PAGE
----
The colourful mushrooms and toadstools of autumn are cut down by the first frosts, but even in the arctic conditions of midwinter, there are some eye-catching fungi to be found in the woods. They grow on dead timber, are hardy all year round and easiest to see when the leaves are off the trees. The smooth brown brackets of Birch Polypore (Piptoborus betulinus) can be seen in any Birchwood, sometimes along with the Hoof Fungus (Fomes fomentarius) a gnarled and wrinkly thing, often taller than broad, hard as iron when mature. Hoof Fungus also grows on beech, as does the even larger, but flatter, Southern Bracket (Ganoderma australe), which often forms layers, the lower brackets covered in a thick dusting of cinnamon-coloured spores from the ones above.
Hazel twigs are often found stuck together by the Glue Fungus (Hymenochaete corrugata). In ancient undisturbed Hazelwood’s this may be accompanied by Hazel Gloves (Hypocreopsis rhododendri), a Scottish west coast speciality. Pink Curtain Crust (Stereum rugosum) is very common on hazel, forming bark-like sheets, and you may come across the elegant fan-like Crimp-gill (Plicaturopsis crispa). Cinder fungi look like charcoal and are sometimes mistaken for charring of the trees by fire. Most of them are associated with a particular tree species, for instance, the Birch Woodwart (Hypoxylon multiforme), Hazel Woodwart (Hypoxylon fuscum) and Beech Woodwart (Hypoxylon fragiforme).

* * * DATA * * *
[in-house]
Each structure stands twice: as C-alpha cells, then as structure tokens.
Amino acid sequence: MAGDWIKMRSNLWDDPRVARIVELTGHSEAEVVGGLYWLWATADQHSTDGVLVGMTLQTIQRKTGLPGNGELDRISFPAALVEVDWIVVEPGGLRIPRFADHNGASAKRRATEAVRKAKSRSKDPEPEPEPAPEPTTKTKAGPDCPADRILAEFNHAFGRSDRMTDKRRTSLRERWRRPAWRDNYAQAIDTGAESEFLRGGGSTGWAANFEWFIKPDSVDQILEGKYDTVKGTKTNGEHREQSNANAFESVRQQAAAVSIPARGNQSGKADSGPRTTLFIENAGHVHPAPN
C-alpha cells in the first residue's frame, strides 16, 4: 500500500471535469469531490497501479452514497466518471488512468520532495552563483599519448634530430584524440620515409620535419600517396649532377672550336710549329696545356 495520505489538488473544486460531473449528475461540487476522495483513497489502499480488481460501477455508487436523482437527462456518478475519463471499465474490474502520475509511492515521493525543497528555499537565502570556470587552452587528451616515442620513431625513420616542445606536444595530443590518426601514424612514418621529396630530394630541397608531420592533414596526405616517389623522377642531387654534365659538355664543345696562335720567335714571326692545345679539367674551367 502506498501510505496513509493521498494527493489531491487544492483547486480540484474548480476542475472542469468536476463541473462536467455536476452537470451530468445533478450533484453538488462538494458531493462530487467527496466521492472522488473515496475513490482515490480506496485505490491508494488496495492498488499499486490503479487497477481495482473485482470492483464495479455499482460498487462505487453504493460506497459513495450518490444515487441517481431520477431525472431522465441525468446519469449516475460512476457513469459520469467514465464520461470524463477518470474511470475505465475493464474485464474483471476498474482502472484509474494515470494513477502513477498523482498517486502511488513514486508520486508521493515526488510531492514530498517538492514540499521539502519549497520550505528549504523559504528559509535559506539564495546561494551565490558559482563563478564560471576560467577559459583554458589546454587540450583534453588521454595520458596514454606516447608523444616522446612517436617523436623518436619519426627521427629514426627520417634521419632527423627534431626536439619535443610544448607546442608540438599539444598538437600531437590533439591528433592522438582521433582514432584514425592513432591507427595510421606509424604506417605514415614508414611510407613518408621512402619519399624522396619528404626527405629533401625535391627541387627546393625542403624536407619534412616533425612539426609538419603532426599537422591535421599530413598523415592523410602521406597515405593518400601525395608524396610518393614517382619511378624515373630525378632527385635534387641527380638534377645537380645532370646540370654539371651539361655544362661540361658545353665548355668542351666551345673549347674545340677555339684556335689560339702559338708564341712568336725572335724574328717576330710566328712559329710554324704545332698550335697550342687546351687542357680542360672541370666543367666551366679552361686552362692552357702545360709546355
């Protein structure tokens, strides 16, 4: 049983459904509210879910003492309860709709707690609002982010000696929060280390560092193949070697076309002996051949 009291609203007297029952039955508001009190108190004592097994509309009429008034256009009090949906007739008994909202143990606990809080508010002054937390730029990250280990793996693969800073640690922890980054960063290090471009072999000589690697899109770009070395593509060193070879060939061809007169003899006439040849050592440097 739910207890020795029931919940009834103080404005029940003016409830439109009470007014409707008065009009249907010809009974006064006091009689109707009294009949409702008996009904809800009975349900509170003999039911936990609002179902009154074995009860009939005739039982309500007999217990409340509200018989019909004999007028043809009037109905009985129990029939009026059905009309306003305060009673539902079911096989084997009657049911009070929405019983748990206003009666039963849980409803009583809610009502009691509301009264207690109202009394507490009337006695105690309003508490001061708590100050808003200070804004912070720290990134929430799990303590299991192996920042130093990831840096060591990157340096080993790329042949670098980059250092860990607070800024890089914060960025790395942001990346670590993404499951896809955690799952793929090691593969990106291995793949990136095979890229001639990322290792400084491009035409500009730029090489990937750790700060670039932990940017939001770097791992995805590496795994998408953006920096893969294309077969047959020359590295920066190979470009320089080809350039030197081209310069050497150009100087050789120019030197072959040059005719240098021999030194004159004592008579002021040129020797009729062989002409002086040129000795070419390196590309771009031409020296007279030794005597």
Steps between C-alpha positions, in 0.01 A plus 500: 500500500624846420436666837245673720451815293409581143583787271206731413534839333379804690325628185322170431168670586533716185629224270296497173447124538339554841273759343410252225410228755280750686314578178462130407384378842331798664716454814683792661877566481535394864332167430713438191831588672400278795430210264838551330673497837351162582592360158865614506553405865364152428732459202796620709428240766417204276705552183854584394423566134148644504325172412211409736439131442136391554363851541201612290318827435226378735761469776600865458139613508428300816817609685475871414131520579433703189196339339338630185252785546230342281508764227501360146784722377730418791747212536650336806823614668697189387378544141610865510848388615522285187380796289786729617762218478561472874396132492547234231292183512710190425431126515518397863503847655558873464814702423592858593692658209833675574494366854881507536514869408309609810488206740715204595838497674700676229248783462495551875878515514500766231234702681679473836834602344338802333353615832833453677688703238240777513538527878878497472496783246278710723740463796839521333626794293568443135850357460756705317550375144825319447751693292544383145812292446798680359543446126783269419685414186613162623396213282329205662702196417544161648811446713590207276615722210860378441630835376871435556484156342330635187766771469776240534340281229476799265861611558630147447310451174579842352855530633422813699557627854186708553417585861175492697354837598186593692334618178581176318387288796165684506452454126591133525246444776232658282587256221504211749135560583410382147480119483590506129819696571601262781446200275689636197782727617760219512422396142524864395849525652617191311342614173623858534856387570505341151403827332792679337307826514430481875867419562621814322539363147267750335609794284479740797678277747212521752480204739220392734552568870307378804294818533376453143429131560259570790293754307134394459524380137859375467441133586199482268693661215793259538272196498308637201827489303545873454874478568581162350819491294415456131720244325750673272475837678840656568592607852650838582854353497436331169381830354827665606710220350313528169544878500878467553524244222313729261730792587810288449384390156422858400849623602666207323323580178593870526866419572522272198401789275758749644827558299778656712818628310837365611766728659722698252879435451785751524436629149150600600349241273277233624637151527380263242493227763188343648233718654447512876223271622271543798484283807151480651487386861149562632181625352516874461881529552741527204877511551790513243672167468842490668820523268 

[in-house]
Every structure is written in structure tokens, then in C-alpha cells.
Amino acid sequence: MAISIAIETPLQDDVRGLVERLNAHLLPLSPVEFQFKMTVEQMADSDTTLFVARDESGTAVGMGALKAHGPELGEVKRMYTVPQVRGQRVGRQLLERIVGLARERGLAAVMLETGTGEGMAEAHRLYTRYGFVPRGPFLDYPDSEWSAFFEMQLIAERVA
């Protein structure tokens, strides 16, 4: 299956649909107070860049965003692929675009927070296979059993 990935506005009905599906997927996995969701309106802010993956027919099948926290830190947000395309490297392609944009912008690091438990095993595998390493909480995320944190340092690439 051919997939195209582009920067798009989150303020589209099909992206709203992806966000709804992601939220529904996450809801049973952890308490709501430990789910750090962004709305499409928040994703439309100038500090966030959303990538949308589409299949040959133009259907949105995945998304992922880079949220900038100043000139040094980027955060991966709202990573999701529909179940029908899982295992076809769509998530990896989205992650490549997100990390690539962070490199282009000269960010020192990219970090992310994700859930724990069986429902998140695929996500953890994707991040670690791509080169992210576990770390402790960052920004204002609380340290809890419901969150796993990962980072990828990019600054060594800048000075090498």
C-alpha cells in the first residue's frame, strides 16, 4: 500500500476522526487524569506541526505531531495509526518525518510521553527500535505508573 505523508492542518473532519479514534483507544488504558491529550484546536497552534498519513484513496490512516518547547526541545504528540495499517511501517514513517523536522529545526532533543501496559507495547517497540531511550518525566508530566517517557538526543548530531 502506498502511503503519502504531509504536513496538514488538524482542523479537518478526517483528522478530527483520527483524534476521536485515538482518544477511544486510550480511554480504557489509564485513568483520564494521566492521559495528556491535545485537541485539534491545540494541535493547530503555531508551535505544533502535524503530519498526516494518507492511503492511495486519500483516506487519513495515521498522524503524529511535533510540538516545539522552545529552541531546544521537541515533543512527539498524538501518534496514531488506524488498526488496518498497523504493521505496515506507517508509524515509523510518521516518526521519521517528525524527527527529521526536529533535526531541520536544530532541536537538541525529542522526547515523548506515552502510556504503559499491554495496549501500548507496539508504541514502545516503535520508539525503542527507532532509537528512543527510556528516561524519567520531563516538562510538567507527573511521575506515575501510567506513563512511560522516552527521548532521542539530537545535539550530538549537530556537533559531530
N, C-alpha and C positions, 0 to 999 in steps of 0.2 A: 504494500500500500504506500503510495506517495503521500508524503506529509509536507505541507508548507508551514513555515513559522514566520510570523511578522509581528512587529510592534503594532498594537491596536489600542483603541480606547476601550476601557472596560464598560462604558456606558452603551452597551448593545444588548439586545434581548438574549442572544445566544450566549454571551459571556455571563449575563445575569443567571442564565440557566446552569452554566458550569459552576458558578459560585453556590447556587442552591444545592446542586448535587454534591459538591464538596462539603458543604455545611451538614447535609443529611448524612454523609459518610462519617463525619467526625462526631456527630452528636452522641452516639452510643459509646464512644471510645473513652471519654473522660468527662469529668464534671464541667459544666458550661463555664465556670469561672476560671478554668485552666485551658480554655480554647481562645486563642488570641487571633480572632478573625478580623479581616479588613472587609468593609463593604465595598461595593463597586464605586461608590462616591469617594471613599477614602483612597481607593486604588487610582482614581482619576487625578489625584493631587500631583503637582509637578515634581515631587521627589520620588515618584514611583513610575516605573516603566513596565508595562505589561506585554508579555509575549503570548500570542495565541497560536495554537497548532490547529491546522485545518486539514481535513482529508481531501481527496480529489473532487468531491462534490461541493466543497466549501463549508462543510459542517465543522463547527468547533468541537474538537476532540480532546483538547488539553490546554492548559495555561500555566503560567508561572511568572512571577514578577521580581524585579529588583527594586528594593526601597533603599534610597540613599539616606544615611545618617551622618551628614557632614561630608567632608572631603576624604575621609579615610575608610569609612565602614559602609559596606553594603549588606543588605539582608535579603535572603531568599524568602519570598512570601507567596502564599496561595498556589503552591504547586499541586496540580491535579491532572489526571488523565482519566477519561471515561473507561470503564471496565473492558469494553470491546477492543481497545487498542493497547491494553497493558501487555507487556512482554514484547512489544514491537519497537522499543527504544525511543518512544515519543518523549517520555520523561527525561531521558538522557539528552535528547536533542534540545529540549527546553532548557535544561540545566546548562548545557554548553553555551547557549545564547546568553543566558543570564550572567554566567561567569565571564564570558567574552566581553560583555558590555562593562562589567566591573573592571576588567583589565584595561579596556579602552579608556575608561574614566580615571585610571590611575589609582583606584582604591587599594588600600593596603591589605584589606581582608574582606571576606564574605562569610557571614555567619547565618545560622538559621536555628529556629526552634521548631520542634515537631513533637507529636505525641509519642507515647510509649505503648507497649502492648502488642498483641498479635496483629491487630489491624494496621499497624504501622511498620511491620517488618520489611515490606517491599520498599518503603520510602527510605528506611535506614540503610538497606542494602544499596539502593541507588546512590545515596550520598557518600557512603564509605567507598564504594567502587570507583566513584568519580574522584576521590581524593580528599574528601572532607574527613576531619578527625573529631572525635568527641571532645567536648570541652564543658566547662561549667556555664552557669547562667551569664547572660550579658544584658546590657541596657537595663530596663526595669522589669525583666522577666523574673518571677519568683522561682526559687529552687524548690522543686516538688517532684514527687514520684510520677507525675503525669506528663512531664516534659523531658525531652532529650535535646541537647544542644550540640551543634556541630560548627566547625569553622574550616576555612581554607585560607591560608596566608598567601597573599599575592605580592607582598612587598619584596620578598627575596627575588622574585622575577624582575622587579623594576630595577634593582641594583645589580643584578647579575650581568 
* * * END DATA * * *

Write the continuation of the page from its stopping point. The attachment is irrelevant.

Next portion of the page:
Rotting stumps often have small layered bracket fungi with variously coloured concentric zones. If these have pores beneath they are probably Turkey Tails (Trametes versicolor), but if the underside is flat they’re likely to be Hairy Curtain Crust (Stereum hirsutum). Some jelly fungi last the winter. The most conspicuous is Yellow Brain Fungus (Tremella mesenterica), usually on gorse but sometimes on other trees. Other browner jellies are harder to spot, especially when dry as many then shrink to a thin film.
Finally, there is one frost-hardy mushroom with a proper stem, cap and gills. This is the Velvet Shank (Flammulina velutipes). It too is fond of gorse but will grow on many kinds of deadwood. To see a cluster of the golden-orange caps covered in snow on a winter’s morning is a splendid sight. They can be seen in good condition until the end of January..
All the species named and many others have been recorded during LNHG field trips over the last few years.
Richard Wesley (Lorn Natural History Group)